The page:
These are more examples of user-defined functions — the building blocks identified in the discussed solutions. This illustrates the problem solving paradigm: Choose your toolbox for the problem, and create more tools (functions) to represent the physical building blocks for your drawings as you need them.

Results: Teacher devised solutions of 3×3 model written after ’Walking the talk’:

      Solution 1:



repeat 3[lt fd1 rt fe3]


repeat 3[lt fd1 rt fe3]

      Solution 2:



repeat 2[fd1 lt fe3 rt]

fd1 lt

repeat 2[fd1 lt fe3 rt]


                 Solution 3:


repeat 3[re3 lt fd1 rt]        


repeat 3[re3 lt fd1 rt]

fd3 rt fd3 lt lt

      Solution 4: repeat 3[re3 lt fd1 rt]

fd1 rt re3 rt fd1 lt fd3 lt

      Solution 5 repeat 2[sq1 sq2 sq3 fd3 lt

       fd3 lt]

      Solution 6: rowsq –> repeat 3[sq1 fd1]     repeat 4[rowsq lt]


Solution 5 uses some duplication in that it redraws lines already drawn, but the program is short and elegant. Does it generalise?

Solution 6 defines a function for a row of squares rowsq using an existing user-function sq. Clever and works for 3×3. Not easily generalizable. How would you adapt rowsq to write a program that was easier to generalise? (Return program?) How many of 1-6 are return programs? (Plenty more solutions! Lots of discussion, but all teachers agreed they could build the programs in UPL, Scratch or Python.)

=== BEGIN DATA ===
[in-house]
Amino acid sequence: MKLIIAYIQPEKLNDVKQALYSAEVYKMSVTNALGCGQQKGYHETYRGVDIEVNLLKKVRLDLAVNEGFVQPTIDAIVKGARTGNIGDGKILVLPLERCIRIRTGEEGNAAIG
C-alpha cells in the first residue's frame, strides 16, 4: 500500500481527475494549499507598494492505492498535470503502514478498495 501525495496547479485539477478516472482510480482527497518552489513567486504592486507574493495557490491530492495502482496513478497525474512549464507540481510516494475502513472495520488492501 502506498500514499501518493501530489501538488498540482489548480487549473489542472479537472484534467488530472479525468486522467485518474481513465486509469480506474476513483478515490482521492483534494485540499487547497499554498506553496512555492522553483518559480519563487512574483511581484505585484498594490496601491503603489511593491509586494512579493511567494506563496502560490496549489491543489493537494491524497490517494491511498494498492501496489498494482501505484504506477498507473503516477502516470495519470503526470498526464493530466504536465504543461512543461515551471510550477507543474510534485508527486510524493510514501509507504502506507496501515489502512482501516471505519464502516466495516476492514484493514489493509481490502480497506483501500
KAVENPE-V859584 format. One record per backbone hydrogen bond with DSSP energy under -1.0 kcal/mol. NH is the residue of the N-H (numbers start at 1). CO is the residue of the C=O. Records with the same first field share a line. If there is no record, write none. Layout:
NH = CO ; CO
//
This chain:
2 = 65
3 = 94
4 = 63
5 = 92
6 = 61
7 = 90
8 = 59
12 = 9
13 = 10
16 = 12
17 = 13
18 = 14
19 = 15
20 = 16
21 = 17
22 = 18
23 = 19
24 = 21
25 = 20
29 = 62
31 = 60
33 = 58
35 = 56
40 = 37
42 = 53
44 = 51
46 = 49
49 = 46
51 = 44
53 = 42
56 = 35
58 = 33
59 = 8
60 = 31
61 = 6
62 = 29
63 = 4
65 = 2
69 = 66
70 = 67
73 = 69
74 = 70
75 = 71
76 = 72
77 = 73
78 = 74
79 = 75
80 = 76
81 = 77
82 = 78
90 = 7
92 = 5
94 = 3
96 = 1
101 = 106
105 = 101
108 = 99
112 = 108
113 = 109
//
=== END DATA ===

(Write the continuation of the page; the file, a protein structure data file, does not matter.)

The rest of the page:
Graded Challenges: Why would you draw a grid? Board Games challenges in UPL (ISPY) include: 3×3 Noughts and Crosses; 4×4, 5×5, 6×6 Boggle (a spelling game on the grid); 6×6 Conway’s Game of Life; 7×7 Othello;  8×8 Chess and Draughts; 9×9 Sudoku; 10×10 Snakes and Ladders; 11×5 Aqado; 13×13 crosswords. Other contenders: Ludo, Monopoly, Scrabble, Go, Connect 4.  Project 2 Pixels and Colour backgrounds, National flags, Bar scarves, Pixel pictures …